9. To at least fit the driver into a car, knowing that next year is the same chassis and see that everything is more or less working well, with the safety aspects from the jump-out test to the fitting of the car itself, it’s obviously primarily important

    You don’t need to drive a car to do these things, so just sit in the garage!

  10. Yep. Whiney Sainzy. Common sense and basic logic has departed from most of the world these days.

  11. Come on! Testing rules are fair and logical. Those F1 drivers who drove in this year’s championship have enough tests. Let the others test, too!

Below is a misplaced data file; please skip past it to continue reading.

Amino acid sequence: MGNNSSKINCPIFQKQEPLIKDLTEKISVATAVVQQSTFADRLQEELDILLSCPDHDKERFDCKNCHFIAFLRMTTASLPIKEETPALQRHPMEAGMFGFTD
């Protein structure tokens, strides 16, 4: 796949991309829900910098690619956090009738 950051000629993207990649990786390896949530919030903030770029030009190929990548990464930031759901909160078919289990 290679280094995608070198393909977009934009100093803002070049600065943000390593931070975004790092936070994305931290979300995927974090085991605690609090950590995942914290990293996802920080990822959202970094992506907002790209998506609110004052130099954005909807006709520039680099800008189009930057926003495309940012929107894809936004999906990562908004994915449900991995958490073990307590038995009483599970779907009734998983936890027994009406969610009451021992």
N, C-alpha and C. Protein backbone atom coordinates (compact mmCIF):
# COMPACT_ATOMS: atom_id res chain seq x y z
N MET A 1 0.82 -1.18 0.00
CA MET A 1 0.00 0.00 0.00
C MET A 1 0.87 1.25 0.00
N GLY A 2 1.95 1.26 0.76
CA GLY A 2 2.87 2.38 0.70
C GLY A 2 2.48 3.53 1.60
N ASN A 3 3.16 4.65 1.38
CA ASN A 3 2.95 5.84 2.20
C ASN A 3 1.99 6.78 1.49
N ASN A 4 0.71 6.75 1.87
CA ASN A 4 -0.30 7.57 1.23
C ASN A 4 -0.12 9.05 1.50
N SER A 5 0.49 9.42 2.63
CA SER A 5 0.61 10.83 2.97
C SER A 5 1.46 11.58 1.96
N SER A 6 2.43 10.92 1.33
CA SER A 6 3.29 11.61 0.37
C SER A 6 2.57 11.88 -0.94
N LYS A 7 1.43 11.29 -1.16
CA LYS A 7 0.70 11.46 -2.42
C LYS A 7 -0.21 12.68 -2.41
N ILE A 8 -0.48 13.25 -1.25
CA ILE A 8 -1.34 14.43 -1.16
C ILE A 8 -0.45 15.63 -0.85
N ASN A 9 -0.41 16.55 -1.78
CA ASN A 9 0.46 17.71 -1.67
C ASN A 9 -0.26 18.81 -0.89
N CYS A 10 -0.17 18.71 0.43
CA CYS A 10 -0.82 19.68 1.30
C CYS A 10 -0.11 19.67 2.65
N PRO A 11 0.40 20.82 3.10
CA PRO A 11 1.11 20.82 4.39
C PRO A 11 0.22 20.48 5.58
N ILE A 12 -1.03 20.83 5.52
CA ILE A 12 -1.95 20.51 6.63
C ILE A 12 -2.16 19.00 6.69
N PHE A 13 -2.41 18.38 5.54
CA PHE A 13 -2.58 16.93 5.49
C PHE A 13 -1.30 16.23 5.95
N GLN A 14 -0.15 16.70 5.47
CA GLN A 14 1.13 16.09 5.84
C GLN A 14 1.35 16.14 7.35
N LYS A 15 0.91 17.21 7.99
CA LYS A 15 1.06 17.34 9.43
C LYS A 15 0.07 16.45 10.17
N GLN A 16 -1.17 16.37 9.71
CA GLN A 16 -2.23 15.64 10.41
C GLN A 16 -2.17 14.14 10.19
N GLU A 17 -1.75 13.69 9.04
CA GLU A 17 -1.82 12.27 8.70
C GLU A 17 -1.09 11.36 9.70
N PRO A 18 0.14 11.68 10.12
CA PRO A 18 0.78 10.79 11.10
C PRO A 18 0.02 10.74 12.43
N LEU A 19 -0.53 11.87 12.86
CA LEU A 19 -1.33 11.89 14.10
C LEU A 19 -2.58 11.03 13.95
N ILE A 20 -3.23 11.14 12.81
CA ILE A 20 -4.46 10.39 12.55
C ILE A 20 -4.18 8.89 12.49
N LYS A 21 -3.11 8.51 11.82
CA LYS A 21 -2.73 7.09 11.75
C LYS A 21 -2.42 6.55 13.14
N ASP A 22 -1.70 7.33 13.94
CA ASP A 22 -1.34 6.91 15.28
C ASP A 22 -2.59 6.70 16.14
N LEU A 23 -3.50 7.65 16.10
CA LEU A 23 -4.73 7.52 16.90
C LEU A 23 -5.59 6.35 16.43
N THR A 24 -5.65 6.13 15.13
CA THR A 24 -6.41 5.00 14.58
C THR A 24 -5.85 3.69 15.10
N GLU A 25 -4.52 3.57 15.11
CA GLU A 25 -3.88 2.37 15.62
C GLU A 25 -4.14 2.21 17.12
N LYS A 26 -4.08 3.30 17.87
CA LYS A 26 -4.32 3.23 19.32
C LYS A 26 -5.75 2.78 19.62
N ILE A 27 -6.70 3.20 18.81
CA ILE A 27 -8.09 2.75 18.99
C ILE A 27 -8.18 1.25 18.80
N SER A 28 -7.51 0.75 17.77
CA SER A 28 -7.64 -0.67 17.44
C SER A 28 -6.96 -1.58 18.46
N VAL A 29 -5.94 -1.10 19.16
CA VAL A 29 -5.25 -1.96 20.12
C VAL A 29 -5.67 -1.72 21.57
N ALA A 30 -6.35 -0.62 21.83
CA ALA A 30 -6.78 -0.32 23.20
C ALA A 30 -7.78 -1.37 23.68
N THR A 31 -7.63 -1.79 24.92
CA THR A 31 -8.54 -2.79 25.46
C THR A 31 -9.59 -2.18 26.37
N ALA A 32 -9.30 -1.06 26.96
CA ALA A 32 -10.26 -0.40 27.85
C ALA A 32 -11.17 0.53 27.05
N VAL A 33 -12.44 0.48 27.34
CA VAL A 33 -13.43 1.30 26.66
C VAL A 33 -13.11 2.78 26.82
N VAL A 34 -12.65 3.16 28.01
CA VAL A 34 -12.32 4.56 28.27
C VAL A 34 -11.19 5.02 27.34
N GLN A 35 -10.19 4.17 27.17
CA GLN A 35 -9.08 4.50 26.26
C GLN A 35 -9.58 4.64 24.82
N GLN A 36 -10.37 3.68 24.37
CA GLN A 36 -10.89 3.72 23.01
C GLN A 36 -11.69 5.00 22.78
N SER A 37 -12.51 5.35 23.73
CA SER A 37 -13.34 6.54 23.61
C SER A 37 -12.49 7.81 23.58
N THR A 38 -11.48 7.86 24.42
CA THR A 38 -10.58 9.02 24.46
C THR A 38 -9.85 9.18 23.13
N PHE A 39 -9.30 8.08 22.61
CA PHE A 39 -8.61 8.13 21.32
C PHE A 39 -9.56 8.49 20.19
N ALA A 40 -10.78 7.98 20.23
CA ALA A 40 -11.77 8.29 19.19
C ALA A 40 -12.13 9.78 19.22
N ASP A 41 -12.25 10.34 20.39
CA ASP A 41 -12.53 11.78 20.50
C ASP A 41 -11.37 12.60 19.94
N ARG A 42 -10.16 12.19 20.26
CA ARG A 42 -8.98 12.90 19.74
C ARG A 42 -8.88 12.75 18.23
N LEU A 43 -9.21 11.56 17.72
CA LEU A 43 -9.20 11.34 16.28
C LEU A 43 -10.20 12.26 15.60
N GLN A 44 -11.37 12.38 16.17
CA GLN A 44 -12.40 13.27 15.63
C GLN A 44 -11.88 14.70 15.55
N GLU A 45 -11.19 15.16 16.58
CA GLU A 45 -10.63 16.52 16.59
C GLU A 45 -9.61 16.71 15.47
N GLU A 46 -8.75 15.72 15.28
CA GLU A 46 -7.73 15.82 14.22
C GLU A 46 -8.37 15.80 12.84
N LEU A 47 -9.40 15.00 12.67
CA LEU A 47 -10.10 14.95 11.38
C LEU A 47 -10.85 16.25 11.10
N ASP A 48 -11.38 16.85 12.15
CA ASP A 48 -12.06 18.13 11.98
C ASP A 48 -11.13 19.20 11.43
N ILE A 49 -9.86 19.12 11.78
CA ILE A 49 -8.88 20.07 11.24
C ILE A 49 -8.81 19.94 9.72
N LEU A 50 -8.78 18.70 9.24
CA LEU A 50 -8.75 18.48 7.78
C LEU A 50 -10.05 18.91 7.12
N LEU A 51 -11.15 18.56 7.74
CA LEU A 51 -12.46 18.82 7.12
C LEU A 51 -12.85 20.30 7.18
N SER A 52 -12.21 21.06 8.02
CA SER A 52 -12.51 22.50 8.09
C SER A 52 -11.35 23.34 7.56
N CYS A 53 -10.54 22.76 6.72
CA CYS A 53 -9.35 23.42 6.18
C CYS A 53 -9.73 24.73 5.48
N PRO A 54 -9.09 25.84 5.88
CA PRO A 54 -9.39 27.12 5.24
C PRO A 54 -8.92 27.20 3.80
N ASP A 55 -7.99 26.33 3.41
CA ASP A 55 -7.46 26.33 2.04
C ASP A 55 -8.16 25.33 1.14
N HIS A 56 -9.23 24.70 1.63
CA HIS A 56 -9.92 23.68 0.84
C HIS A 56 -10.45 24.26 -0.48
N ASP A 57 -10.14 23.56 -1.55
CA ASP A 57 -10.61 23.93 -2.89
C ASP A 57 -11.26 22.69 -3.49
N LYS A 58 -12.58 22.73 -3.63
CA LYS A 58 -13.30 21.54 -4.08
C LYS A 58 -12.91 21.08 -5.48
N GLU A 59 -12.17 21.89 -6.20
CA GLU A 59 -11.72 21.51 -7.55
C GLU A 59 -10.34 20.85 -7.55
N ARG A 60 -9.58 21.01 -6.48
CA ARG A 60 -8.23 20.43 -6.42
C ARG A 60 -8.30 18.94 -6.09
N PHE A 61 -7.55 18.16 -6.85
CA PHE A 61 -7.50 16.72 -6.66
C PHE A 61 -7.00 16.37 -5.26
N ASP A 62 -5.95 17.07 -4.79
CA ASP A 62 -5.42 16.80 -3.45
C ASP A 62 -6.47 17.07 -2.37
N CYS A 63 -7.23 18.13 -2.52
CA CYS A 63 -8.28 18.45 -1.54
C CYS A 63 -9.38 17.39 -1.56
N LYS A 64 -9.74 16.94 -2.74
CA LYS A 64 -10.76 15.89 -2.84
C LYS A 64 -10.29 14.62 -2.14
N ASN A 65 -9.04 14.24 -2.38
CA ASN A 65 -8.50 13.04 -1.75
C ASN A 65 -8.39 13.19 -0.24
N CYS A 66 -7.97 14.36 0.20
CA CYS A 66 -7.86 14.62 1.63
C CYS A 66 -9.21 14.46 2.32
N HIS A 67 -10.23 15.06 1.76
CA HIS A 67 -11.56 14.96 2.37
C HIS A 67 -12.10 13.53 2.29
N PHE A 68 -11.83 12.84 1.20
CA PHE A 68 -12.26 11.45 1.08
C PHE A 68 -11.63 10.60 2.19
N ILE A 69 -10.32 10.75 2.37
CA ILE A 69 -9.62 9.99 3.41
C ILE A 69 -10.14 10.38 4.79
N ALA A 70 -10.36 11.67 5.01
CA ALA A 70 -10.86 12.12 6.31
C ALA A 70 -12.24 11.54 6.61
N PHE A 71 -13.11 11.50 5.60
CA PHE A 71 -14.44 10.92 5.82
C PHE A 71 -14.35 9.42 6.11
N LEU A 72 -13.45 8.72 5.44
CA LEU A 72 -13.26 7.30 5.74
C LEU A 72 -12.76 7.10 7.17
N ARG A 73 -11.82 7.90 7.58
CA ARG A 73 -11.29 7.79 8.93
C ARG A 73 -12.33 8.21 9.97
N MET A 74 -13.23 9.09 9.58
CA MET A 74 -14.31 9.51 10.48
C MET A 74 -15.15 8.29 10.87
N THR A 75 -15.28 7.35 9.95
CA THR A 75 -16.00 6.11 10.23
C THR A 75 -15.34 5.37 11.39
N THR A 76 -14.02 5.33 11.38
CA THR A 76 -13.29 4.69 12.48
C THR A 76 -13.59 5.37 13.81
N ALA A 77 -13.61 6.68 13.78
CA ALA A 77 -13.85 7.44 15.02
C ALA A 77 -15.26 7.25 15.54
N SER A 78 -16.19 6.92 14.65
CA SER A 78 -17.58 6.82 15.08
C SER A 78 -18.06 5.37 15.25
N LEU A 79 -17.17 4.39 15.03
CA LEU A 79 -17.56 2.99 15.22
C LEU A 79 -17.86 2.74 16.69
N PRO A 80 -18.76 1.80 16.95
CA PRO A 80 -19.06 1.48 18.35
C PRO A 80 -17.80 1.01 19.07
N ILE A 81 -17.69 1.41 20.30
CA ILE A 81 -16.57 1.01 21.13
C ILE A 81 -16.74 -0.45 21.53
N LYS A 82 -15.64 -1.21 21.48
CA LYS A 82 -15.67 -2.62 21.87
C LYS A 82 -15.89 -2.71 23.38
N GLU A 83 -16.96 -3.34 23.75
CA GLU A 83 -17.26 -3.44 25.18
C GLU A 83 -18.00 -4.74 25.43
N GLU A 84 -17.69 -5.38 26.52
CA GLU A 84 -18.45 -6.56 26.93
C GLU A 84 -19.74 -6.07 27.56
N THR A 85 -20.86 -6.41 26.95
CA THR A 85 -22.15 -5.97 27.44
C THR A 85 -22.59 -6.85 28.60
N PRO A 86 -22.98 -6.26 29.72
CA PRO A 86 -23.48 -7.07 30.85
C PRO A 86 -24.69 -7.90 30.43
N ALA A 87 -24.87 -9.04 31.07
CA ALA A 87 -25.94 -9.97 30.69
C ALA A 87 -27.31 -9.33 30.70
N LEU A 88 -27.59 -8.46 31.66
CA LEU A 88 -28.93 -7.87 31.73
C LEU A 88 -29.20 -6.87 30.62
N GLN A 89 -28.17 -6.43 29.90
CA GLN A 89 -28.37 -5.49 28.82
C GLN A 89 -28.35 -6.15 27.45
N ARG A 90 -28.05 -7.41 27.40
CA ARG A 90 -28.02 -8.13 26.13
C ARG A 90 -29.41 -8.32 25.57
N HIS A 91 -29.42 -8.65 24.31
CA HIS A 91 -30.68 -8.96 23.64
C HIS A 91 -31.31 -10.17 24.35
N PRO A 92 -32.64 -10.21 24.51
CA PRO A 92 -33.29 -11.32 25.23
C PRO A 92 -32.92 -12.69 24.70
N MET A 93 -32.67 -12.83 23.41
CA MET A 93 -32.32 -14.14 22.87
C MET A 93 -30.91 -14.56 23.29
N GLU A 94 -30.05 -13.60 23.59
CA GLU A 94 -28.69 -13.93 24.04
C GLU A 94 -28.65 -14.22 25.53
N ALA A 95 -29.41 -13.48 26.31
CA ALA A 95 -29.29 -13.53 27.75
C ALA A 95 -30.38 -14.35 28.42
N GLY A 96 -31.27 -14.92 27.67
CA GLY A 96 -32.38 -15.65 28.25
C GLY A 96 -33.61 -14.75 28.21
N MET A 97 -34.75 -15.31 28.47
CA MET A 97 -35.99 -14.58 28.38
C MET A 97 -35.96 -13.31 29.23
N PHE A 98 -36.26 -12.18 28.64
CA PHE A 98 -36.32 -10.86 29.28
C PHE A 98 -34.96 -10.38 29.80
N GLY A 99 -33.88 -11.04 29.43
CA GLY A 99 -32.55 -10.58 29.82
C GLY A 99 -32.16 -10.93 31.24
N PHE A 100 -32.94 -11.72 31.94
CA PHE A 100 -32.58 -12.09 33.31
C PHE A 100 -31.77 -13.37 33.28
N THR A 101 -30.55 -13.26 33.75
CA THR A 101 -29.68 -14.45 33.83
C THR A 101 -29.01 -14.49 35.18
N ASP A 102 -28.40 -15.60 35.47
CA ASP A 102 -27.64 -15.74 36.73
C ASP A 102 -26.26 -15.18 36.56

12. Not sure what the problem is here.

    When Rubens moved to Indycar a problem he complained about was being unable to get the extra rookie practice session time. Seems fair to me that Alonso should be able to participate in this test.

  13. This is about safety too.

    You don’t want Alonso having an unfair advantage that gives him an advantage over current drivers and rookies next year, but you want drivers coming into the sport to be properly prepared.

    The Grosjean crash shows how easily it can go wrong in these cars.

  14. Nothing illogical, the rules are clear; no driver who participated recently in this season can test.

    The only illogical thing I suppose is naming it “young drivers test”